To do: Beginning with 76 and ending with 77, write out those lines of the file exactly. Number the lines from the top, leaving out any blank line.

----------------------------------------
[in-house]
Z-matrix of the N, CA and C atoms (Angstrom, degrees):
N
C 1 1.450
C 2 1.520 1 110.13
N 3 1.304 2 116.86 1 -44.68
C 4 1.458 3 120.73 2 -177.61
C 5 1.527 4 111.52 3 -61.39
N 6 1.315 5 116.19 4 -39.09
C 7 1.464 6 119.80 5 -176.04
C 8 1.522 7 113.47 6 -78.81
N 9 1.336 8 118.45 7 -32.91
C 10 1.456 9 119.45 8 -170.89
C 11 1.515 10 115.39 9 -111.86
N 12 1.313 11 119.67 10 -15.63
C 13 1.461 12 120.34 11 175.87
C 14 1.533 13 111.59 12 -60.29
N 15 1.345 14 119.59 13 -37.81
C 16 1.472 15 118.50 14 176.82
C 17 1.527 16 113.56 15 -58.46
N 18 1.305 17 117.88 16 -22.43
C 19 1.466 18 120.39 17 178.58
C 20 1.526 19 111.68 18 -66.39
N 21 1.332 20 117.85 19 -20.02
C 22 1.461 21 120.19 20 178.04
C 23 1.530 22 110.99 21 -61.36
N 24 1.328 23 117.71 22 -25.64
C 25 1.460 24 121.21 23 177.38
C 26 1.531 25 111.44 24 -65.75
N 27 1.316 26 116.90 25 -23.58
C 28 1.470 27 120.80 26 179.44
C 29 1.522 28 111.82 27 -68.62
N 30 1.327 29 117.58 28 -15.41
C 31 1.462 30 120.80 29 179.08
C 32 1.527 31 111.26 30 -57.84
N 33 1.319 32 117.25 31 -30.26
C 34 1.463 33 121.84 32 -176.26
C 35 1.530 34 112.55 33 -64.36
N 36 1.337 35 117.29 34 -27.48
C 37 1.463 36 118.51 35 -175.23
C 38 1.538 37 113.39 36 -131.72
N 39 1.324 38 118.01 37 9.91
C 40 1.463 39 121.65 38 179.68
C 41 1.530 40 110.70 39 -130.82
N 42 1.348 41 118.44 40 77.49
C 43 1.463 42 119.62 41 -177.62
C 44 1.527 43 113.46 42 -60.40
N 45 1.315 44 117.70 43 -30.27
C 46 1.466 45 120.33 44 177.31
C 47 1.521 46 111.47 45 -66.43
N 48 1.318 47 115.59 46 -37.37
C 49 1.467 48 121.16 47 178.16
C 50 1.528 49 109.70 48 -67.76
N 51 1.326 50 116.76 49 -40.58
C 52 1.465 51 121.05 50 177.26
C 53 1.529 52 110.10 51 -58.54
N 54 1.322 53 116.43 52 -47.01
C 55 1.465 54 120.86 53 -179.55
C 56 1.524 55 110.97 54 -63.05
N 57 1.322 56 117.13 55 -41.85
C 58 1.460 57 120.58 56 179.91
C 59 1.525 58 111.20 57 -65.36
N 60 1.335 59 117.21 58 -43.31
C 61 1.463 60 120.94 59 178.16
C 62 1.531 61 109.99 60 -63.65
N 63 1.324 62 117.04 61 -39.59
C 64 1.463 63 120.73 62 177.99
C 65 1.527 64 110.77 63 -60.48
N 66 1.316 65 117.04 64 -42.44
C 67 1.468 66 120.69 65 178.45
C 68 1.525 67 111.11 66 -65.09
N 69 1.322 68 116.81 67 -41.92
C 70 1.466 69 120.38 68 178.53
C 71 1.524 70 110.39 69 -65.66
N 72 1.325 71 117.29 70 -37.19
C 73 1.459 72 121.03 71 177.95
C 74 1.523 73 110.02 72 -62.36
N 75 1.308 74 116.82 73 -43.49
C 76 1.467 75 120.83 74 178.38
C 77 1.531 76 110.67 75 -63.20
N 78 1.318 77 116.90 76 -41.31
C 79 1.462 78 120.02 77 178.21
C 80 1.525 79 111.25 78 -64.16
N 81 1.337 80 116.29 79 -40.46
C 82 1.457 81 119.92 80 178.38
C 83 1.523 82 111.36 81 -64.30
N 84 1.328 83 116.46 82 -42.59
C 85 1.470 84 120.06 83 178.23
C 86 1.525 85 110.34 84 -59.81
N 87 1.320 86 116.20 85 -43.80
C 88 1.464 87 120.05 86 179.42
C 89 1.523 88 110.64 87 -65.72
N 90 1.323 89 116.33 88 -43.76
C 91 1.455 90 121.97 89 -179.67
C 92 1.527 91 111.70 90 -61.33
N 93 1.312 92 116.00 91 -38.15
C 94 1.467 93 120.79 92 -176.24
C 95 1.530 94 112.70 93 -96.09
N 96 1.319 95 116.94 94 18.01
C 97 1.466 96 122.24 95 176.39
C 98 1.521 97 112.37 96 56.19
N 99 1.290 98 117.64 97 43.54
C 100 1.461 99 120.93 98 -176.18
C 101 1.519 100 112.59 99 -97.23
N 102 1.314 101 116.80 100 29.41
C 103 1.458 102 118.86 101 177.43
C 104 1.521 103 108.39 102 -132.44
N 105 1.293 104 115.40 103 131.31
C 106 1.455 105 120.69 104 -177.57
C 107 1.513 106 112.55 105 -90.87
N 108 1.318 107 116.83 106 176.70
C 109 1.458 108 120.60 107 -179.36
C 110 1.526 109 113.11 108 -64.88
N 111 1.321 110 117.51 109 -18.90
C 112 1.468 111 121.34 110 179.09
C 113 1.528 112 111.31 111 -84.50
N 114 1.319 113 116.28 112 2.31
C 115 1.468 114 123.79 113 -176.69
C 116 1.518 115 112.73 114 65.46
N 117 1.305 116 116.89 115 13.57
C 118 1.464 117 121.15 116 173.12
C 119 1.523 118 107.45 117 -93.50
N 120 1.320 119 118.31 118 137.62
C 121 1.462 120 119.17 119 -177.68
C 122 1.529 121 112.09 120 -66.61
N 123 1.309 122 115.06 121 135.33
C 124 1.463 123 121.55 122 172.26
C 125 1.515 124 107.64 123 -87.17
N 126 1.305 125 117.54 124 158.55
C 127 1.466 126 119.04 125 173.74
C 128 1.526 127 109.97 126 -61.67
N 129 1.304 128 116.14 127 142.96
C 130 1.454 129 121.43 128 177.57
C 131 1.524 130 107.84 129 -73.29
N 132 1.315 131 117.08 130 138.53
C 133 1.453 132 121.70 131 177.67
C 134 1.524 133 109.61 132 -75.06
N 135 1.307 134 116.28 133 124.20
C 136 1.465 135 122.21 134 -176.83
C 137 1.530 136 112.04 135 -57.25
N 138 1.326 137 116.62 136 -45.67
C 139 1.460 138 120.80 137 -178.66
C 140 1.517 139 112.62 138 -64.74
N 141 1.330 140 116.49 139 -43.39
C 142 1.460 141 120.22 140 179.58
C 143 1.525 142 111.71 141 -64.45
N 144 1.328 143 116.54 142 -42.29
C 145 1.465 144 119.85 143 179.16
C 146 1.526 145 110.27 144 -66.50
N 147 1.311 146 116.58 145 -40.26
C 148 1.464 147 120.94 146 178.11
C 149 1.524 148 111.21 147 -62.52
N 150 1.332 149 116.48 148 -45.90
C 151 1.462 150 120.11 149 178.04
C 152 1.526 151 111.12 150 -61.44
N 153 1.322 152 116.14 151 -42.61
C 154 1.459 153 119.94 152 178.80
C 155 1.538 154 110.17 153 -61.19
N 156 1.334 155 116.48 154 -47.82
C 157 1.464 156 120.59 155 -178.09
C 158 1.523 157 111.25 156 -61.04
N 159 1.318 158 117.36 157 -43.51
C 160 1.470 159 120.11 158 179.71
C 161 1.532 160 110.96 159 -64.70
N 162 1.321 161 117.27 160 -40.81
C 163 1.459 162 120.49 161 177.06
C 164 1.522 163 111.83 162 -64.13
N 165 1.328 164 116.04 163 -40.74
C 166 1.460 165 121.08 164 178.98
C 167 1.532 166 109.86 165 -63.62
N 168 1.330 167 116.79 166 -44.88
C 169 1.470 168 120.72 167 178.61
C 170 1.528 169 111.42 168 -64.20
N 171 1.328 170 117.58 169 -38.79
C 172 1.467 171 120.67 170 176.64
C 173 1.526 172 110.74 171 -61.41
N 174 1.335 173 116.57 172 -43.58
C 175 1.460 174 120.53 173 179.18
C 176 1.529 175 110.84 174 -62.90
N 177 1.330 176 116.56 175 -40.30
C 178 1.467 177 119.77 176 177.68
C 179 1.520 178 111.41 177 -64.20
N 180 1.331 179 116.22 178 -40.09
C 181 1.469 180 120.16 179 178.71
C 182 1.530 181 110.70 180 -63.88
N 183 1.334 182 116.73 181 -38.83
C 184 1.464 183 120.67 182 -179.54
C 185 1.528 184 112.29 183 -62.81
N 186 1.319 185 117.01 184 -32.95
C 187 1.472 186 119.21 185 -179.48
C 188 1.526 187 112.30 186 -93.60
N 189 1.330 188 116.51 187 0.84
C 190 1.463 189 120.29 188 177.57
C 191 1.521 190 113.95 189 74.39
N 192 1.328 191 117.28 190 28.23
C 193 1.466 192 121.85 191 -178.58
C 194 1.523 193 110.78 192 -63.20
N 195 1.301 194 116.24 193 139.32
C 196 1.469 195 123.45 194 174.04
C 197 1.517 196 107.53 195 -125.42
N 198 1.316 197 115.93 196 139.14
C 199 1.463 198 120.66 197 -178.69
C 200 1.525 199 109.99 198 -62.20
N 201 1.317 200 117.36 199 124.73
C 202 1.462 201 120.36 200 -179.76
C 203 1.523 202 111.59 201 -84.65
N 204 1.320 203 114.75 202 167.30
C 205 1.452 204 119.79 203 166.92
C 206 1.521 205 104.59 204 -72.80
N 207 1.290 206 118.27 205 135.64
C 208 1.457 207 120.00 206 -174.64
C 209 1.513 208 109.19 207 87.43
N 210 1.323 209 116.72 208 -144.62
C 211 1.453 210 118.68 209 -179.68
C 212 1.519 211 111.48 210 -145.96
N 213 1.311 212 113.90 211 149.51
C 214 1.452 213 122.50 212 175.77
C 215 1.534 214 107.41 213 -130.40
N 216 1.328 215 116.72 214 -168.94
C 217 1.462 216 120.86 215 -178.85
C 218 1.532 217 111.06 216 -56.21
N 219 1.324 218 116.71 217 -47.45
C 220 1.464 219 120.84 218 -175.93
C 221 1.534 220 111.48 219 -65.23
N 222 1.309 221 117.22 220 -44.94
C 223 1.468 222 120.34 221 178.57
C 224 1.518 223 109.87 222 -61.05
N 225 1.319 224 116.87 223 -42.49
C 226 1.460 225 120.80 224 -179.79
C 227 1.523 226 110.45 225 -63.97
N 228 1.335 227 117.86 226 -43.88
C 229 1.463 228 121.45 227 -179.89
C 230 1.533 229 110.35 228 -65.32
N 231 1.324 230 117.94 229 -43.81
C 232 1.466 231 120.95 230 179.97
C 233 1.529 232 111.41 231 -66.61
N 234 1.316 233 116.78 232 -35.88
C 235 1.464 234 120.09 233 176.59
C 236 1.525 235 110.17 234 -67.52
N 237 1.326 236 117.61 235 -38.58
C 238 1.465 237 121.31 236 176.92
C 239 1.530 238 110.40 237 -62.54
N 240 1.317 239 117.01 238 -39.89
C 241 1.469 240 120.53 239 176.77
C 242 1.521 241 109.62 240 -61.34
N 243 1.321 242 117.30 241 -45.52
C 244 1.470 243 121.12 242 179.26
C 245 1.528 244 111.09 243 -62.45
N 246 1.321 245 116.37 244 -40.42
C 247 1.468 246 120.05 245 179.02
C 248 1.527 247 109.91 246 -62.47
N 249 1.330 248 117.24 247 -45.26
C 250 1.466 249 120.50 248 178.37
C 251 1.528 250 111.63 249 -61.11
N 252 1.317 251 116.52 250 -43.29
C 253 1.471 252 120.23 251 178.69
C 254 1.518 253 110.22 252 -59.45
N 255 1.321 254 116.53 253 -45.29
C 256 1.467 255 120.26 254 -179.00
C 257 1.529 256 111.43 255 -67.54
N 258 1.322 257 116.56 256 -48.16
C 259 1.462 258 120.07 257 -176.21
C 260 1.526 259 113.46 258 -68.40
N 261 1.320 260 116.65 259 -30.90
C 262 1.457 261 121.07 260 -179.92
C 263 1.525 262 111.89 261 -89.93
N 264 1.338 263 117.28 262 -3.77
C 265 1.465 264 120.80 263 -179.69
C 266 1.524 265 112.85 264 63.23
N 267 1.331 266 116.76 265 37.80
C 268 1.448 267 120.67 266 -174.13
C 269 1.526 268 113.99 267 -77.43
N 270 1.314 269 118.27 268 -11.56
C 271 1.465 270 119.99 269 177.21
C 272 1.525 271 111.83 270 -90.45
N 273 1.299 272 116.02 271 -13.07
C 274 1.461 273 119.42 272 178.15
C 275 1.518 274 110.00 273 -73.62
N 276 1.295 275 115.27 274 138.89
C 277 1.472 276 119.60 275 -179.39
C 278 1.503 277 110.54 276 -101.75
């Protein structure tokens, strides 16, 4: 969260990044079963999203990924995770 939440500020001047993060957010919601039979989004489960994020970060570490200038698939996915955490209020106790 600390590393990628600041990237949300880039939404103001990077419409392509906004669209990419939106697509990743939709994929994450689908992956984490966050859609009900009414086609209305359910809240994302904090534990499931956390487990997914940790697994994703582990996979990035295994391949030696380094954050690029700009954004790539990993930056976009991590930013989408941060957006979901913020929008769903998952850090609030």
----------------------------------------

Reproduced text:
C 73 1.459 72 121.03 71 177.95
C 74 1.523 73 110.02 72 -62.36